Researchers have developed a microcapacitor with record-breaking energy and power densities. This should enable energy to be stored directly on microchips.

Scientists at Berkeley Lab in the USA have developed a microcapacitor that is expected to significantly improve energy storage on microchips. The results mark a major step in microelectronics, as they could fundamentally change the way we store energy in electronic devices.

The new capacitors demonstrate record-breaking energy and power densities, making them ideal for integration into tiny electronic components. Researchers are working to make electronic devices smaller and more energy efficient by storing energy directly on the microchips.

The method has the advantage that it can minimize energy losses. After all, with direct storage on the chip, less energy needs to be transferred between different components of a device. Existing technologies do not yet meet these requirements.

New method eliminates weaknesses of previous approaches

The capacitors are made of thin films of hafnium oxide and zirconium oxide. The lead scientist at Berkeley Lab emphasized that the research demonstrates for the first time the extent to which electronic devices can store energy in microcapacitors made of thin films. The approach thus surpasses previously used methods.

Capacitors are fundamental components of electrical circuits and therefore also have the potential to store energy. Unlike batteries, they store energy in an electric field between two metal plates separated by a dielectric material.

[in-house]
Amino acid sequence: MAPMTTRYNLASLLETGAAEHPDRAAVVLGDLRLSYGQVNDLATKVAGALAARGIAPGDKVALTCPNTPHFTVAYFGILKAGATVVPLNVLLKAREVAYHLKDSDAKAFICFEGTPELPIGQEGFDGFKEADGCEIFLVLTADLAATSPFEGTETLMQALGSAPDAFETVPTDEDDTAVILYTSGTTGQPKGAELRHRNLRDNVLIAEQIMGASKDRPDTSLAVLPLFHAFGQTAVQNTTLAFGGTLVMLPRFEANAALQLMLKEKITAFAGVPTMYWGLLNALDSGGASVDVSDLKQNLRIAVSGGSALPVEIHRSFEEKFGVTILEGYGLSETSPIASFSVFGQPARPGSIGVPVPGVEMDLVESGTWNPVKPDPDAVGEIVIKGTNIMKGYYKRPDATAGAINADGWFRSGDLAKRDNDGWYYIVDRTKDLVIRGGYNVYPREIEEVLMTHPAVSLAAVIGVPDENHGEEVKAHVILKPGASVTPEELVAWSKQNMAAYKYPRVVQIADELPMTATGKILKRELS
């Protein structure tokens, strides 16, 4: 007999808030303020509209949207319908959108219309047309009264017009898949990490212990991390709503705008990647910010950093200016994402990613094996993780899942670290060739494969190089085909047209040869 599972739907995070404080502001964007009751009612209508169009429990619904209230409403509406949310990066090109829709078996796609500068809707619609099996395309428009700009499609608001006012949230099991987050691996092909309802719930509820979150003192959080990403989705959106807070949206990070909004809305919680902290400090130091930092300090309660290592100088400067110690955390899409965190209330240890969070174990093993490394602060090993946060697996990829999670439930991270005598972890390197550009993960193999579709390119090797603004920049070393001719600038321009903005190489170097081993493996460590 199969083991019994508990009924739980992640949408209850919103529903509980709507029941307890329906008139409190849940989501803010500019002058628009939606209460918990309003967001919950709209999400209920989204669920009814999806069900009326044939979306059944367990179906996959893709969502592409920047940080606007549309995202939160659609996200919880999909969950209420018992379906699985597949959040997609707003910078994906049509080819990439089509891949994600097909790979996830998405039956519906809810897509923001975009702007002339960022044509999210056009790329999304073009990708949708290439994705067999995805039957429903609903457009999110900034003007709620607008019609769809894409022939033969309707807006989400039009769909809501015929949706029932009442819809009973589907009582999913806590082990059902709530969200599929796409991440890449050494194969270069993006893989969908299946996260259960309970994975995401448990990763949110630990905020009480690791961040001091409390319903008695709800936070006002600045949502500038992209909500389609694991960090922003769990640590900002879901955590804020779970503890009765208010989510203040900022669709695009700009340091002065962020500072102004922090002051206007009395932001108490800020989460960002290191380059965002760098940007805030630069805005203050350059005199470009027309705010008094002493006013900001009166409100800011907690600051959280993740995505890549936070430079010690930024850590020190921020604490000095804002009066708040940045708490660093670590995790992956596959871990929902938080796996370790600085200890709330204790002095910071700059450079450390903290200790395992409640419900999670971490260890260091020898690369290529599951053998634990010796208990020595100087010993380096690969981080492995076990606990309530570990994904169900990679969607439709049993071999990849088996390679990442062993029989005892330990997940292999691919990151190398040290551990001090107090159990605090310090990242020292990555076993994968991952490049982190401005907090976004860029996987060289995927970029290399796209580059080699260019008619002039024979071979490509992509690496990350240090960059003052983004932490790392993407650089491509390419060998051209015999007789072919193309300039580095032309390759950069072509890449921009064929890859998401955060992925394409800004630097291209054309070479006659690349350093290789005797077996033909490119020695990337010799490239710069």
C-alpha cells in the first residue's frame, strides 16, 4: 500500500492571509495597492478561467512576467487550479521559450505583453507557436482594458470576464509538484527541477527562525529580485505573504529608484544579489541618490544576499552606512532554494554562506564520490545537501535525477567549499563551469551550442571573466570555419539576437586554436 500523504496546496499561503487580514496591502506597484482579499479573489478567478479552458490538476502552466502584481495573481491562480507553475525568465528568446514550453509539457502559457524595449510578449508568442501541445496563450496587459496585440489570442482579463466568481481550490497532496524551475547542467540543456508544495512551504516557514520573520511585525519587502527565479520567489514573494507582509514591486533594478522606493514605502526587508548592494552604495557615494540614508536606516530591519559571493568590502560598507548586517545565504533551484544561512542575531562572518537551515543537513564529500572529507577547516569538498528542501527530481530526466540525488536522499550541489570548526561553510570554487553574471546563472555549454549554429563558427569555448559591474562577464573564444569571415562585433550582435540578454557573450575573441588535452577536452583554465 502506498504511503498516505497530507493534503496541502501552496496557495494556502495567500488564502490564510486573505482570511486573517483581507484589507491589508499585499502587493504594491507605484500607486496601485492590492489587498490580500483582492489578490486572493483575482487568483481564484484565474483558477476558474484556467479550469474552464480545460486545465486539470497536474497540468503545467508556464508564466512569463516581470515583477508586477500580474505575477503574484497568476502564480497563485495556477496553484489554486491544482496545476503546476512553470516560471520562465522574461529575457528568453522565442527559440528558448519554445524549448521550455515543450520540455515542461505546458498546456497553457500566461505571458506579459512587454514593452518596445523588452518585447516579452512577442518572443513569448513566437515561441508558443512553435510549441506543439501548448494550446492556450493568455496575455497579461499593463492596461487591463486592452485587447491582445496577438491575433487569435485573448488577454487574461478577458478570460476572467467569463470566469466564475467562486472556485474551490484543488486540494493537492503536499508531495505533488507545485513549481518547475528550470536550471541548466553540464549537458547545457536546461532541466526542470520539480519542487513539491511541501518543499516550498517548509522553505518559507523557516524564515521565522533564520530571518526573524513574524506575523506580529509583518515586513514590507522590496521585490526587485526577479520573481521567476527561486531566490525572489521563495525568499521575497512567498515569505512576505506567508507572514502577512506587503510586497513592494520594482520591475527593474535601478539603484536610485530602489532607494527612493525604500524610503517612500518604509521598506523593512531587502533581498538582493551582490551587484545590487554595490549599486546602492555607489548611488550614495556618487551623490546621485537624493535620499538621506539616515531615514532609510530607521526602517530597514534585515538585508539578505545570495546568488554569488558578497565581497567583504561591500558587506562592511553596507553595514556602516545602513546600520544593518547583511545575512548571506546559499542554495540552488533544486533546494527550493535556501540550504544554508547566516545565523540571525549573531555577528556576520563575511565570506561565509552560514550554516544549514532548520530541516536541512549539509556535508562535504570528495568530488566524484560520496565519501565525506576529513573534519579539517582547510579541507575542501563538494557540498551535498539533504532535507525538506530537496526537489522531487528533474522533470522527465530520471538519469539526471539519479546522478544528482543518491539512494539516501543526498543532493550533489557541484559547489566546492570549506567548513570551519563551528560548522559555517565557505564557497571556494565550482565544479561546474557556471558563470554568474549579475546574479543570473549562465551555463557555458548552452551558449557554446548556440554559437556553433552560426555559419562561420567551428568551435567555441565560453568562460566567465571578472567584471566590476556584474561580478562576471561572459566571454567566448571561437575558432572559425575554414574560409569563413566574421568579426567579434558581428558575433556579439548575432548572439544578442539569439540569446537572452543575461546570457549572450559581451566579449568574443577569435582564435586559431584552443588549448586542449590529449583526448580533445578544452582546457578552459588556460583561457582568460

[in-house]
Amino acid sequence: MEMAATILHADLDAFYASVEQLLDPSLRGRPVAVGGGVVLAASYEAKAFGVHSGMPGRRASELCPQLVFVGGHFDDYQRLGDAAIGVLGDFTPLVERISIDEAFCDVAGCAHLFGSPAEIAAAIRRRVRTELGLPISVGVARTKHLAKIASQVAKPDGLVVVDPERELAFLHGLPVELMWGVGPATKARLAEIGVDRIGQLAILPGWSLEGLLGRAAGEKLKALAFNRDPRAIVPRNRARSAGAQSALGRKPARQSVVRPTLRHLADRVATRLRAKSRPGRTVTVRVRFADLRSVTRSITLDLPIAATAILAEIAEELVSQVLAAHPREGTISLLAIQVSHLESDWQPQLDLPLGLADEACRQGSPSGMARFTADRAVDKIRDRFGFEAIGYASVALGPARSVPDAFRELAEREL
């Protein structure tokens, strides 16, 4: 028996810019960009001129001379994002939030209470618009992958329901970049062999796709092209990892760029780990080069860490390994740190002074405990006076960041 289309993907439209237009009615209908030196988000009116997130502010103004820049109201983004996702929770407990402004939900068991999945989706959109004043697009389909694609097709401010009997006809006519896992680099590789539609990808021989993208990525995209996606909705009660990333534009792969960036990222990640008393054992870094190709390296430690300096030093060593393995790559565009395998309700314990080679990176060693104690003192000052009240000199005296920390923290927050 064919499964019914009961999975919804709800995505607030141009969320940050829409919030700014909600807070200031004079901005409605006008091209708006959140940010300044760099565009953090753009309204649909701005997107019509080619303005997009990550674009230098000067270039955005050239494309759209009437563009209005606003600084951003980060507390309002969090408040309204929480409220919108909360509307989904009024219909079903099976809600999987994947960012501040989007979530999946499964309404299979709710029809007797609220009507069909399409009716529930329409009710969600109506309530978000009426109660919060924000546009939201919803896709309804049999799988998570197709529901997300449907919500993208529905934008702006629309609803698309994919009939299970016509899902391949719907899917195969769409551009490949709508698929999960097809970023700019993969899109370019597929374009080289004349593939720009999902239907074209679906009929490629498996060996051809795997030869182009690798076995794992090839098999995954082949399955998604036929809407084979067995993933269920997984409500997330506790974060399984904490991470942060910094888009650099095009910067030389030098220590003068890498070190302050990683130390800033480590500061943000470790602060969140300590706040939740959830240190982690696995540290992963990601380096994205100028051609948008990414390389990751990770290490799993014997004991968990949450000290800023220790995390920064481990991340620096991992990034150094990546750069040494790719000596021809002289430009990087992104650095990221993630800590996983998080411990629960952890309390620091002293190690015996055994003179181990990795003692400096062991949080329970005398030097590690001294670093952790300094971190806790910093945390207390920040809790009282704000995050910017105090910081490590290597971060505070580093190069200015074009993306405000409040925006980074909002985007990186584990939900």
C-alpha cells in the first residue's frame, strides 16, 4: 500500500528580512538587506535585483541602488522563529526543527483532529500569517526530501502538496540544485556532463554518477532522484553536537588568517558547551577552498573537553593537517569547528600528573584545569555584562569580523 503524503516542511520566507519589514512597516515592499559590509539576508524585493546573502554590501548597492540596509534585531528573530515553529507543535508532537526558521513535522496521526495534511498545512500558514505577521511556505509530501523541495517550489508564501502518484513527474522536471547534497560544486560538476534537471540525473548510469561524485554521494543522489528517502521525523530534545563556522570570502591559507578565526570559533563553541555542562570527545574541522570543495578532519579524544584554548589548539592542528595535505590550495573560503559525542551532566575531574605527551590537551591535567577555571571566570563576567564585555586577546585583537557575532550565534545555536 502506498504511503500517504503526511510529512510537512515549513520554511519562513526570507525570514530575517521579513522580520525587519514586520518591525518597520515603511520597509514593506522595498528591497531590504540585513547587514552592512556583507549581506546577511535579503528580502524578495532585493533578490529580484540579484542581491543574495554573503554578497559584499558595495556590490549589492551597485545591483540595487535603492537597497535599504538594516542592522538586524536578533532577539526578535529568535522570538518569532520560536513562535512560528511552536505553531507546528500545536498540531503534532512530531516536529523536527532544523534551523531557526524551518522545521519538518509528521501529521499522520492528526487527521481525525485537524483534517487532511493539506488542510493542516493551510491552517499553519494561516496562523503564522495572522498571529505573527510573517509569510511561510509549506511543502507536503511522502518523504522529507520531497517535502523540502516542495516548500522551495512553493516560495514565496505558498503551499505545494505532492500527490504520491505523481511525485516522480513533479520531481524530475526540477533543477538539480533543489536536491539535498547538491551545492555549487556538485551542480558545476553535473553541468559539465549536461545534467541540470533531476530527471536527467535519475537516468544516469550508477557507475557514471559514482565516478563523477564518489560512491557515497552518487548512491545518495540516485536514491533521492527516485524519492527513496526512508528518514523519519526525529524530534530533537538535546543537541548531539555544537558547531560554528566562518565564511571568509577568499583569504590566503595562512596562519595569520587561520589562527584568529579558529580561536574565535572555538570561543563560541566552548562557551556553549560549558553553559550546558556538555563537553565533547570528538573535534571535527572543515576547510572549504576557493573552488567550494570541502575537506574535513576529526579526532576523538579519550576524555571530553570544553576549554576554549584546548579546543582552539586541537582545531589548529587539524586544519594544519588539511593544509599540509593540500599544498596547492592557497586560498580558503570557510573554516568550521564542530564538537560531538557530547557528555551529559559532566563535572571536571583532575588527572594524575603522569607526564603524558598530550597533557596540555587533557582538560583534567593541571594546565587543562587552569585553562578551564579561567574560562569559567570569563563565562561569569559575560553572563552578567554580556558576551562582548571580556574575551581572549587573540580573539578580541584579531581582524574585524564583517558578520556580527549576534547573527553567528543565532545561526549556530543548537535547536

They can be discharged quickly and do not degrade through repeated charge and discharge cycles. This gives the capacitors a longer lifespan than batteries. However, they have a lower energy density.

Researchers store energy using capacitors on microchips

Working with partners at MIT Lincoln Laboratory, the researchers incorporated the films into three-dimensional microcapacitor structures that the team previously cut using deep trenches in the silicon. The structures can achieve much higher capacitance per unit area, allowing for greater miniaturization and design flexibility.

The resulting devices demonstrate nine times higher energy density and 170 times higher power density compared to today's best electrostatic capacitors.

These high-performance microcapacitors could meet the demand for more efficient energy storage in microdevices such as IoT sensors and AI processors. The next step is for researchers to scale up the technology and integrate it into full-fledged microchips. Further research is also needed to determine the right choice of materials.

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